The Decision on Temporary Agents (TAs) has been reported to the next Commission.
Last May, Director of HR.B ‘Talent Management & Diversity’, C. LEVASSEUR presented and hastily pressed for approval of the draft decision on TAs at the European Commission (EC), a proposal setting out new selection procedures and working conditions. The initial draft decision was not a mere update of the current GIPs for the purposes of the service, but a radical change on our institution’s HR policy.
OSPs rejected the HR invitation to Social Dialogue meetings and sent a note to Commissioner Oettinger on 27 June asking a meeting to better understand the scope of the initiative before negotiating, and to know the political framing of the HR initiative. At the same time, OSPs also asked for several indicators on staff in order to be able to estimate the impact of the new rules.
Generation 2004 co-signed OSP notes to Commissioner Oettinger claiming that this initiative means a fundamental change to the usual HR recruitment policy as it lifts the ceiling of 3% TA vs officials. It was also criticized that TAs could be hired at grades up to AD11, as well as the introduction of an overly “light” selection procedure – requiring that candidates only “sit” cognitive tests without needing to pass them (the latter is required both for officials and contract agents). In short, instead of implementing a necessary simplification and harmonization of recruitment procedures, this draft decision makes “the staff landscape” even more diversified.
On 10 July, in a meeting convened by Commissioner Oettinger, delegates of the Central Staff Committee (CSC) and representatives of the five OSPs protested against the proposal for various reasons and asked for it to be withdrawn from the table and left for the new Commission to decide.
The Commissioner explained in his intervention that this proposal was necessary: the proposal has been drafted in the context of imminent Brexit, where HR intends to fill in all vacant positions in the staff tables with TAs in order to reduce the impact of possible staff cuts. He also mentioned several aspects of the modern EC HR policy, such as:
- New fields of action – new competencies needed
- Attractiveness of the public sector
- Need to consider geographical balance
- Simplification and harmonization of recruitment processes
- Broad agreement obtained during ISC
- Better connection between experience and remuneration needed
Generation 2004 called for a clear legal framework establishing the limits, conditions and procedures for the use of temporary staff as established in the GIPs in force, and while backing the other OSPs on the general resistance to the draft decision, Generation 2004 seized the opportunity to, once again, point out:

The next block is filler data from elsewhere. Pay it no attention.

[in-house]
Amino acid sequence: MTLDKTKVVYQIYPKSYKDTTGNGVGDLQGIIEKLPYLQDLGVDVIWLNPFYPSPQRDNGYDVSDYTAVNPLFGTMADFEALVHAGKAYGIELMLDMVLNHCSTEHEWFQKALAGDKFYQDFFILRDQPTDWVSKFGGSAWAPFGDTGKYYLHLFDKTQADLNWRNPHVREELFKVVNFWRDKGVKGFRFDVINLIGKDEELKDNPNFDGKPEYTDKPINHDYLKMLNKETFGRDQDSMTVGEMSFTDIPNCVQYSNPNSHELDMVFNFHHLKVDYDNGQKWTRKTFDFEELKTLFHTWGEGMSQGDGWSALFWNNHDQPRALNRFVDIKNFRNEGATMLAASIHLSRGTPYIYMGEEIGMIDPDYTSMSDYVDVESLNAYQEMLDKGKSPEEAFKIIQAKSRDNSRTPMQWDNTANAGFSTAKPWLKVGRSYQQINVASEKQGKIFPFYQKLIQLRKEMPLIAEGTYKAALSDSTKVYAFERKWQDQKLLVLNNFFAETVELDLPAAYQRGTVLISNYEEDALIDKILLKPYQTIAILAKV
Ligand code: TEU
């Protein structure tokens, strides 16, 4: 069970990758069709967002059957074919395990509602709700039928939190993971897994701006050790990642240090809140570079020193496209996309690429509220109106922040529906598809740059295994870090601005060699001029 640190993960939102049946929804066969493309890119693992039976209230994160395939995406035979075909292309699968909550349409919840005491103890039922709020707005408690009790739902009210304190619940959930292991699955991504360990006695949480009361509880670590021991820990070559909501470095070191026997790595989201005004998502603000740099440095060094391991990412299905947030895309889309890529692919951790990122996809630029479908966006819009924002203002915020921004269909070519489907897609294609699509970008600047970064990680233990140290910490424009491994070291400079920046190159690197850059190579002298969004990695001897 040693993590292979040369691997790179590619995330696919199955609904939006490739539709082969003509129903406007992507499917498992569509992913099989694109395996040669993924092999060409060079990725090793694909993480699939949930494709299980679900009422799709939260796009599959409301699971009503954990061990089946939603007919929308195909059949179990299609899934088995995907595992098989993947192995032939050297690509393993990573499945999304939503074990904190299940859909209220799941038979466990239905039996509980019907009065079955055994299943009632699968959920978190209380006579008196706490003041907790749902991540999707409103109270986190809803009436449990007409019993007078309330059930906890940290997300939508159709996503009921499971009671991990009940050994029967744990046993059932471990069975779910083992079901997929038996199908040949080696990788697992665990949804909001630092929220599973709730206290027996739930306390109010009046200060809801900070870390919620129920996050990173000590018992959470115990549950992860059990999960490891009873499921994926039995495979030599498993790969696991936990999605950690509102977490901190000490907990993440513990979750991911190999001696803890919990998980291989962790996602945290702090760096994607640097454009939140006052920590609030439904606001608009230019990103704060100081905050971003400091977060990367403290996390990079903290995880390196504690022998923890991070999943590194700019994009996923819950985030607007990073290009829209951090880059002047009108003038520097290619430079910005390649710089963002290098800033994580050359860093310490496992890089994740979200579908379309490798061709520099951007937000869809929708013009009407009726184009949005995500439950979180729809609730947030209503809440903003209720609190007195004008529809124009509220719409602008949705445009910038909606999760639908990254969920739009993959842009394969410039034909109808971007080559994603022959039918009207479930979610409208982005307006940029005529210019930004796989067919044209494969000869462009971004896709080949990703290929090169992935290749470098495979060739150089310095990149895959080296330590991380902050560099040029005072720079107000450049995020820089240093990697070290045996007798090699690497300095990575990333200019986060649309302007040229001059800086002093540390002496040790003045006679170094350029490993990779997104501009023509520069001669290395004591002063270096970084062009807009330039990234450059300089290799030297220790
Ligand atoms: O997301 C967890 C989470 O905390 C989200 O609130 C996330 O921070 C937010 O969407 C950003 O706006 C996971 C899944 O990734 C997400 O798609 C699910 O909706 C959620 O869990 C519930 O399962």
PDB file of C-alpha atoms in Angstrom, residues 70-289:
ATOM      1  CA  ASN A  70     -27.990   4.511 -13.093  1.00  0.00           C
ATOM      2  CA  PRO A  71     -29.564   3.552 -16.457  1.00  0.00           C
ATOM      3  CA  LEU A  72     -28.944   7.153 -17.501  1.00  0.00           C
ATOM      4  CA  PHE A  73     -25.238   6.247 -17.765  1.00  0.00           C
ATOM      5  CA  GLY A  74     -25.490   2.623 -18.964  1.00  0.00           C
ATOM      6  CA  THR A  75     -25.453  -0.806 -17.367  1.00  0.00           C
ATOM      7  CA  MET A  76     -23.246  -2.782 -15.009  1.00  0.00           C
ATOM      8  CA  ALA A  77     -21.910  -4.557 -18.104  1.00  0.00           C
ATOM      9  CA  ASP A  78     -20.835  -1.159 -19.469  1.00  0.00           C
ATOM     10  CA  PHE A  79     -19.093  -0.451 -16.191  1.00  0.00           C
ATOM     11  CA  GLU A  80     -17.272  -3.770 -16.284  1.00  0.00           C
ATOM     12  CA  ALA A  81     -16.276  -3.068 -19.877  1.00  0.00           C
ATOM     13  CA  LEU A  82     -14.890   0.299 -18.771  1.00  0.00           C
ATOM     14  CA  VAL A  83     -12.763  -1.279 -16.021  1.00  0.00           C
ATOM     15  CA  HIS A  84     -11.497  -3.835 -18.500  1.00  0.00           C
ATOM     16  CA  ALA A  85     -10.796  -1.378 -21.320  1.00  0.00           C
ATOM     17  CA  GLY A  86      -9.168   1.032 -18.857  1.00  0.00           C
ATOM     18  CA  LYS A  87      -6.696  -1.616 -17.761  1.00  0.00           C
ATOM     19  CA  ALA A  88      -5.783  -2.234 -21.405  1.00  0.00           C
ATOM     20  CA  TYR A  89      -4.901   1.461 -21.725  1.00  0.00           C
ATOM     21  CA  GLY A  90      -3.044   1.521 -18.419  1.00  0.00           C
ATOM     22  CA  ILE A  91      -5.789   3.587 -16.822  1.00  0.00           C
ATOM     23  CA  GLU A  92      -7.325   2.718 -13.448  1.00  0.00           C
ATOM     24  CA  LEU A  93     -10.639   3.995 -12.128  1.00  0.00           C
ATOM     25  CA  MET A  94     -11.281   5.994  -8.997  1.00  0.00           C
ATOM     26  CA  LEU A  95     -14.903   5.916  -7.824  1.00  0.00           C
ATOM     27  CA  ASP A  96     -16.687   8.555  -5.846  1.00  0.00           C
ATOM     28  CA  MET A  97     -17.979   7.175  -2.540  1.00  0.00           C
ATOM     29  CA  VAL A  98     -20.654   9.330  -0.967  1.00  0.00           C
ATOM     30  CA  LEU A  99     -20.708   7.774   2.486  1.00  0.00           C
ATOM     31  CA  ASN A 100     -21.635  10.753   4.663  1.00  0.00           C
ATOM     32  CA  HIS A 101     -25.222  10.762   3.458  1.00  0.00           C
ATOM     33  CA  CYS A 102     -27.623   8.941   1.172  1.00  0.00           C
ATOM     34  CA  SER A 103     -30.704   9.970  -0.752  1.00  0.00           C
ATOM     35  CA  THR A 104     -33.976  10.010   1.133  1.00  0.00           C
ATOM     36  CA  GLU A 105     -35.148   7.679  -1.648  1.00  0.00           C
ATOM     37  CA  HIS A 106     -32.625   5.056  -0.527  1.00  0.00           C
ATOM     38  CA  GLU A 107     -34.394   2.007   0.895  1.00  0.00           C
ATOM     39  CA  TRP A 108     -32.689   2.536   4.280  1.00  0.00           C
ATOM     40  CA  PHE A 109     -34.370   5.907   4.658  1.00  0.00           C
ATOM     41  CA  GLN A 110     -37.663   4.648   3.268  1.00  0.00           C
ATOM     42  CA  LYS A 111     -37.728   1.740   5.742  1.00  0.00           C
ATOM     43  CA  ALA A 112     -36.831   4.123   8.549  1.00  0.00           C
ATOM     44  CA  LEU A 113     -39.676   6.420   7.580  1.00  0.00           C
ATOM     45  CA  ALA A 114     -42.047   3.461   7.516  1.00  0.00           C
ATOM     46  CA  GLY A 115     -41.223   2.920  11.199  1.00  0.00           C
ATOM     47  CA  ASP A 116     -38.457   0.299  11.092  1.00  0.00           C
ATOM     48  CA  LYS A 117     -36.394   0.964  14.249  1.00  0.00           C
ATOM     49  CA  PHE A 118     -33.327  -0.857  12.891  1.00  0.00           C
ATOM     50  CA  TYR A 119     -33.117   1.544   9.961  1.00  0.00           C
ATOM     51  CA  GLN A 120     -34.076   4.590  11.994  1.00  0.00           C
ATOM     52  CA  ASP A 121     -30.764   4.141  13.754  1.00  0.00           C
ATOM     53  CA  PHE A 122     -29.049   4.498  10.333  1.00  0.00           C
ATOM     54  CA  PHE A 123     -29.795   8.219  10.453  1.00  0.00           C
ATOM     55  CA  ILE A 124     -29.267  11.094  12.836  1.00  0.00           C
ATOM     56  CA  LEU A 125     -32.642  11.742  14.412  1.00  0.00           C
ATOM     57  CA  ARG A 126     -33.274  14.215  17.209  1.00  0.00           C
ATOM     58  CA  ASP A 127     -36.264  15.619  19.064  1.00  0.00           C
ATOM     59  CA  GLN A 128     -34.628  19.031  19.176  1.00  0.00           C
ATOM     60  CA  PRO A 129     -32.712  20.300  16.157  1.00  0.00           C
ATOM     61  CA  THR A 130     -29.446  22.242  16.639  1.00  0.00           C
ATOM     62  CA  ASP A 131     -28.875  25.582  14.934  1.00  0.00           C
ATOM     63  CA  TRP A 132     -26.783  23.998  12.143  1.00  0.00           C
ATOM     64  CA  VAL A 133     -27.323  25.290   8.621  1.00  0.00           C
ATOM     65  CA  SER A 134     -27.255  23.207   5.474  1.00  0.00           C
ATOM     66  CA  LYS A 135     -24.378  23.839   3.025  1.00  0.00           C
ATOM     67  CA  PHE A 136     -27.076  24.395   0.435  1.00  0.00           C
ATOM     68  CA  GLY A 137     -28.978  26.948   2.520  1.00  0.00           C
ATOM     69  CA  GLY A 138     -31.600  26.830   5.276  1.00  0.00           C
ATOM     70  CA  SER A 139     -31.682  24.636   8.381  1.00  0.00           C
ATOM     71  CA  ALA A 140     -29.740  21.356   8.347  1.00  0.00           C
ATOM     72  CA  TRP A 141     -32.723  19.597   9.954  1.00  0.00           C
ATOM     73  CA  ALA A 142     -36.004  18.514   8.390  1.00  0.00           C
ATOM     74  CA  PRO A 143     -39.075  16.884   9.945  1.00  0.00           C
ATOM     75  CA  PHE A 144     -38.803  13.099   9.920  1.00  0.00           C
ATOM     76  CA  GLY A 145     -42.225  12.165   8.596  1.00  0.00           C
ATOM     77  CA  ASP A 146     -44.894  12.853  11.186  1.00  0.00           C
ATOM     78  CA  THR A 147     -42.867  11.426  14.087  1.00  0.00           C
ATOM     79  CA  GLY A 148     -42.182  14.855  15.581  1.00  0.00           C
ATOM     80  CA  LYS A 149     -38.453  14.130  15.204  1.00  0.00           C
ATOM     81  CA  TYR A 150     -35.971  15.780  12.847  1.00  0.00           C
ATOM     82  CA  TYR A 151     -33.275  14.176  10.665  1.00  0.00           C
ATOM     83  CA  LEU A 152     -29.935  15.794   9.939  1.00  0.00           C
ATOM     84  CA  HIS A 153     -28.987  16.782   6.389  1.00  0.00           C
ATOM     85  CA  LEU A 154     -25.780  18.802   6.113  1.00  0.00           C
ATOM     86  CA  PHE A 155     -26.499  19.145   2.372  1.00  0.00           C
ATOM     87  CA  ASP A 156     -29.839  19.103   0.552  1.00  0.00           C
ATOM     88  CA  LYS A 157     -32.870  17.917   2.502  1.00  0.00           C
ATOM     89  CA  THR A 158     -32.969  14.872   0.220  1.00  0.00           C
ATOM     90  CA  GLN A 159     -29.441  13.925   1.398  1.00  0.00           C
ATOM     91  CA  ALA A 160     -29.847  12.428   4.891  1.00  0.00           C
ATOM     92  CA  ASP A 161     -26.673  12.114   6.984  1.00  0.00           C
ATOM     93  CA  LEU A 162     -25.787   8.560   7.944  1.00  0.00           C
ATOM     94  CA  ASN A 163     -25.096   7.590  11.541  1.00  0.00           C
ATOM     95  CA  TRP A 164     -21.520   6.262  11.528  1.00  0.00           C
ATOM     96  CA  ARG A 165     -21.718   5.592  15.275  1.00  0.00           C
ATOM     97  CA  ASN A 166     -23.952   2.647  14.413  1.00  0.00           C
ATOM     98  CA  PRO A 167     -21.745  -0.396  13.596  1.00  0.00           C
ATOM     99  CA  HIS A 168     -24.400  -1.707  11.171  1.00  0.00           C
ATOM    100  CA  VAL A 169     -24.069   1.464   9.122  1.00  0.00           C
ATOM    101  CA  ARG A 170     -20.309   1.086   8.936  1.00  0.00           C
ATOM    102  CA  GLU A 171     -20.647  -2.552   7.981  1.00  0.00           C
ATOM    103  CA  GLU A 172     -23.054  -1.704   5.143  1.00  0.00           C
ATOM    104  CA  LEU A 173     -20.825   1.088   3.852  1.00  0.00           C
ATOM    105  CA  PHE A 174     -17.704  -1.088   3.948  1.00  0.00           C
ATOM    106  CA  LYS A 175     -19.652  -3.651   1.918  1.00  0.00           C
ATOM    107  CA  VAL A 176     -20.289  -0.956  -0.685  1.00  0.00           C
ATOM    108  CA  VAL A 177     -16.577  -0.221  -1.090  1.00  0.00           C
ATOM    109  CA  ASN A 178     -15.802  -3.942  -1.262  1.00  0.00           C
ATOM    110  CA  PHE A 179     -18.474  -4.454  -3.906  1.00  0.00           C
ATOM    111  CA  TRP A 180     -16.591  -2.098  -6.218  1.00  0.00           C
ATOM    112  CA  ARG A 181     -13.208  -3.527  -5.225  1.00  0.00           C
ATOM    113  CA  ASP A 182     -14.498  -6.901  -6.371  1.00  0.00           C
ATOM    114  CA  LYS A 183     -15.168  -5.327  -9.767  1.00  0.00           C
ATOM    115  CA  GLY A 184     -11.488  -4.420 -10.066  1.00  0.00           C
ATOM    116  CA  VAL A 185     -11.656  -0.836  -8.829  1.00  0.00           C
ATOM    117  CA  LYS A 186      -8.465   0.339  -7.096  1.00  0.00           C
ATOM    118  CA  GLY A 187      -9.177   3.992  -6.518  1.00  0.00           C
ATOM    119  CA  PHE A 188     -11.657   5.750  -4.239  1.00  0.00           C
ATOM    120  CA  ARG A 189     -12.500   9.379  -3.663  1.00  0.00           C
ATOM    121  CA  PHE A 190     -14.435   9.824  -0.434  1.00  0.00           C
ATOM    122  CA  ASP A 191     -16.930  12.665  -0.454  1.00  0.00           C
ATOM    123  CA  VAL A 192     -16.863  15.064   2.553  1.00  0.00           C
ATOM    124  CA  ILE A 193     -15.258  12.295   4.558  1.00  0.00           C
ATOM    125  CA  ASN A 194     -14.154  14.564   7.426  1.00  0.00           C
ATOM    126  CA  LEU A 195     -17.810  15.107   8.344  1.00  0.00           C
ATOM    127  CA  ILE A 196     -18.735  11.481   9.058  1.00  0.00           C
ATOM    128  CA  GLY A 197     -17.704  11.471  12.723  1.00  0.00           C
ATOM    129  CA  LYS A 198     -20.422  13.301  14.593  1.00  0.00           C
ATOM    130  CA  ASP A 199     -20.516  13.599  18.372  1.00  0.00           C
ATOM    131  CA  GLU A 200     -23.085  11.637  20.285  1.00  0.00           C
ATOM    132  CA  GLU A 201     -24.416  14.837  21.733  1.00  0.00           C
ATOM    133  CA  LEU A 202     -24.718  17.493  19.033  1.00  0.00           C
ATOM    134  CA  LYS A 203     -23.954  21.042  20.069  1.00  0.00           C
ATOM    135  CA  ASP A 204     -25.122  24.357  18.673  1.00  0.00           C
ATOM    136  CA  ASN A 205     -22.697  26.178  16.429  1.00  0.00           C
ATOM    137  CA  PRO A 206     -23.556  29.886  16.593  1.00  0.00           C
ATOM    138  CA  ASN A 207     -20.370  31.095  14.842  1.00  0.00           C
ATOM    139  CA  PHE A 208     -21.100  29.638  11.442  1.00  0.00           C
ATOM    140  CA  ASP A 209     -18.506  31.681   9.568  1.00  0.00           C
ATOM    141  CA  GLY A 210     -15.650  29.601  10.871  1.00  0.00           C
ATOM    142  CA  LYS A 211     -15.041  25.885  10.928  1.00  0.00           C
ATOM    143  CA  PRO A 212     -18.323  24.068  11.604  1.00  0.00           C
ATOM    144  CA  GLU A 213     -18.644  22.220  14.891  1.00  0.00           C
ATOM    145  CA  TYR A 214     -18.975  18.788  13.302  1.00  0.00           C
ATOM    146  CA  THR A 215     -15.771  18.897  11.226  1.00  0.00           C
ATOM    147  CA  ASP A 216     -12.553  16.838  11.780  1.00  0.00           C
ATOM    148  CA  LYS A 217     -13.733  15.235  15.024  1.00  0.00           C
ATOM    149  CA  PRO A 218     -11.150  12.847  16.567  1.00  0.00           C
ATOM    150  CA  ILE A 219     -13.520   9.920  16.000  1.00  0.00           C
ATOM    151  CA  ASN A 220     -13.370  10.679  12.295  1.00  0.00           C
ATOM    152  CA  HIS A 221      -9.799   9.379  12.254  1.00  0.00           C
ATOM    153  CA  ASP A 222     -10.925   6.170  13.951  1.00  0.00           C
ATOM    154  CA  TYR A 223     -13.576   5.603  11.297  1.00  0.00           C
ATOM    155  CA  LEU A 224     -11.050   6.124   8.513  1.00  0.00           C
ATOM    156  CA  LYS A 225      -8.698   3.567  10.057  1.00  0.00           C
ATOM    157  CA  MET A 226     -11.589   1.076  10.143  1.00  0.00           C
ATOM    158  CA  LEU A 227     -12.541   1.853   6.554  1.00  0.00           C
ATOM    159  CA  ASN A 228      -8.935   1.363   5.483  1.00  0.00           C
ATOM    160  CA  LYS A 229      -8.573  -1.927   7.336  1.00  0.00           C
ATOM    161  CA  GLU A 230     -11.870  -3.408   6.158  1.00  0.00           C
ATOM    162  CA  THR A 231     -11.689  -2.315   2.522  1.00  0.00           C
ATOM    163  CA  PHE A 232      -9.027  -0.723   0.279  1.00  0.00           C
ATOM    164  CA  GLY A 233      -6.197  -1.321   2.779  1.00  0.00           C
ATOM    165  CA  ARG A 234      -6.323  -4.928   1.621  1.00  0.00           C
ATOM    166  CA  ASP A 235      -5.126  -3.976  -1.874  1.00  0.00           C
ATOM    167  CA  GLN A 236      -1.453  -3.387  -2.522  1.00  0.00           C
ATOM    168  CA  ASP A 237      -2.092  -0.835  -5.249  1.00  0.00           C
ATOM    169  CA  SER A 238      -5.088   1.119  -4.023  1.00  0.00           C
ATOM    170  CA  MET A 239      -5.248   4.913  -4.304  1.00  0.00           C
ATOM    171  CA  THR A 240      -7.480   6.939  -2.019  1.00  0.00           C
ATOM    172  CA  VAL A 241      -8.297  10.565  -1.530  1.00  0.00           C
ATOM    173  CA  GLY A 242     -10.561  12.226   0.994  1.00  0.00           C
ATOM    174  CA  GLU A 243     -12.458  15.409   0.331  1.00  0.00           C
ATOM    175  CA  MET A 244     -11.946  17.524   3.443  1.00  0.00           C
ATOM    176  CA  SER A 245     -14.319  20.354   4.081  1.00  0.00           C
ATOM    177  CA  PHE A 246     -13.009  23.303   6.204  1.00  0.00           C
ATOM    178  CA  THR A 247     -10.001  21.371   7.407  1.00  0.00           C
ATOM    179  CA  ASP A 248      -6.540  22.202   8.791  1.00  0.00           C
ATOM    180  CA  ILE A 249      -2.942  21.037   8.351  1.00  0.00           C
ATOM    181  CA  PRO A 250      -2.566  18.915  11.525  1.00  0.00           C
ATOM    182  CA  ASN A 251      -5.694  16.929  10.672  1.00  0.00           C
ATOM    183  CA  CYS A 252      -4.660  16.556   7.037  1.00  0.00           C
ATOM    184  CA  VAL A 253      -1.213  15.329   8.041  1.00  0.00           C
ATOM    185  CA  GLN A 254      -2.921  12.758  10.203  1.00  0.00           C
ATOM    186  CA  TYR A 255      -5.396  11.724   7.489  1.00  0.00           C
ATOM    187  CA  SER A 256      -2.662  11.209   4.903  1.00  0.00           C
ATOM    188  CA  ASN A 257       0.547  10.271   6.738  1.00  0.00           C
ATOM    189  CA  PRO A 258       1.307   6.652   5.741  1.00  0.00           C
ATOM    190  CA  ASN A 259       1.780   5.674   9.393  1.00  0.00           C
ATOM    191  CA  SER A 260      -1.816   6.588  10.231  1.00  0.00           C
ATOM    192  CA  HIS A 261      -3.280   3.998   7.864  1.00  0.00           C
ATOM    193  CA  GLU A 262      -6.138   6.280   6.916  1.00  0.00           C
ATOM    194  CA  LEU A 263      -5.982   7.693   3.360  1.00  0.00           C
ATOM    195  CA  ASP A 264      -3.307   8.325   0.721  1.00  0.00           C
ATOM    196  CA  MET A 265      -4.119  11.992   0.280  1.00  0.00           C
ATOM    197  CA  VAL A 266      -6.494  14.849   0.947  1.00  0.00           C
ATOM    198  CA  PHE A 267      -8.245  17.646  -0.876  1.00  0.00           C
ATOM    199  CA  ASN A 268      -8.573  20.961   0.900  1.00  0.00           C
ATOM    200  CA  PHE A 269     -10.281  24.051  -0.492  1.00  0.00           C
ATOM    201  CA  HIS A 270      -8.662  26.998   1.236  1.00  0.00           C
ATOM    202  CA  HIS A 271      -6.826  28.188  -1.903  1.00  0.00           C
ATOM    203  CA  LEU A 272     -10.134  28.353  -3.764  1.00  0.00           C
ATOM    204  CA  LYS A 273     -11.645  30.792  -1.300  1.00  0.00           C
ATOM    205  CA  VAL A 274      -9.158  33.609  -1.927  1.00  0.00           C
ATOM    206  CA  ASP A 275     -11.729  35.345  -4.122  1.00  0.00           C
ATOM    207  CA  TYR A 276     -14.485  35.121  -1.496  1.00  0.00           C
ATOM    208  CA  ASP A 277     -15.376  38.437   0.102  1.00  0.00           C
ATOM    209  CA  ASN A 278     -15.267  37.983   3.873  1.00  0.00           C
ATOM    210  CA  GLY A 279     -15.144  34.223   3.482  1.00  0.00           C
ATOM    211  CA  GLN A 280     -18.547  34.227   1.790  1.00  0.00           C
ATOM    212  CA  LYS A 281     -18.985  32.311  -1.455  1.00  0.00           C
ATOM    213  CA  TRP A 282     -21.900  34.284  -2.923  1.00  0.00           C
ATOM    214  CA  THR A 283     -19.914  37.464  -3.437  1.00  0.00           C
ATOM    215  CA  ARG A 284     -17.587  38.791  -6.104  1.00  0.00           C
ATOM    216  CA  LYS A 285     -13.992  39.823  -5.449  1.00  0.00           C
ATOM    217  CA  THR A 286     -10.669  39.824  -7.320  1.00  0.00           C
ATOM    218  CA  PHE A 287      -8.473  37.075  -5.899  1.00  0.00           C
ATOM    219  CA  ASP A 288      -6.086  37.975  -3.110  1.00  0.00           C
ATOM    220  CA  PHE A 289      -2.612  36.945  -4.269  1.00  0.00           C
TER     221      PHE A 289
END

- Contradictions between statements and actions (less and less “equal pay for equal work on the same working place”, no improvement, rather worsening of the situation in spite of a lot of lip service),
- Lack of remedial measures for post 2004 staff (whose experience has been denied, while now new TAs are hired at the correct grade, amounting to a real slap in the face of staff hired since May 2004),
- Discriminatory hiring measures (creates new and lighter selection and recruitment conditions for a subset of staff, while maintaining more severe conditions for others in an already excessively differentiated landscape of recruitment and working conditions)
- Lack of a clear distinction between permanent and non-permanent tasks, and the subsequent blurred line between Contract Agents (CAs) and TAs.
Moreover, since among the announced objectives of this HR initiative are “simplification” and “harmonization”, Generation 2004 requests:
- Same selection and grading rules to apply to officials, contract agents and temporary agents – equally taking into account previous internal and external experience (this will result in easier daily implementation of provisions).
- Transforming all CAs currently occupying permanent posts and performing permanent tasks into TAs, following an appropriate screening.
- Remedial measures to recognize internal and external experience to staff recruited in junior grades since 2004, to implement a correct grading system based on the same criteria to all, not only to some selected ones such as TAs.
After a series of meetings and correspondence, OSPs were again invited to meet the Commissioner on 12 November. The meeting aimed at summing up several files before the end of his mandate. Mr. Oettinger promised to trasmit staff concerns to his successor. Not satisfied with the CAs’ working conditions in the Commission and with the decision on TAs still pending, he promised to urge his successor Mr. Hahn to meet staff representatives in January 2020.
To be continued…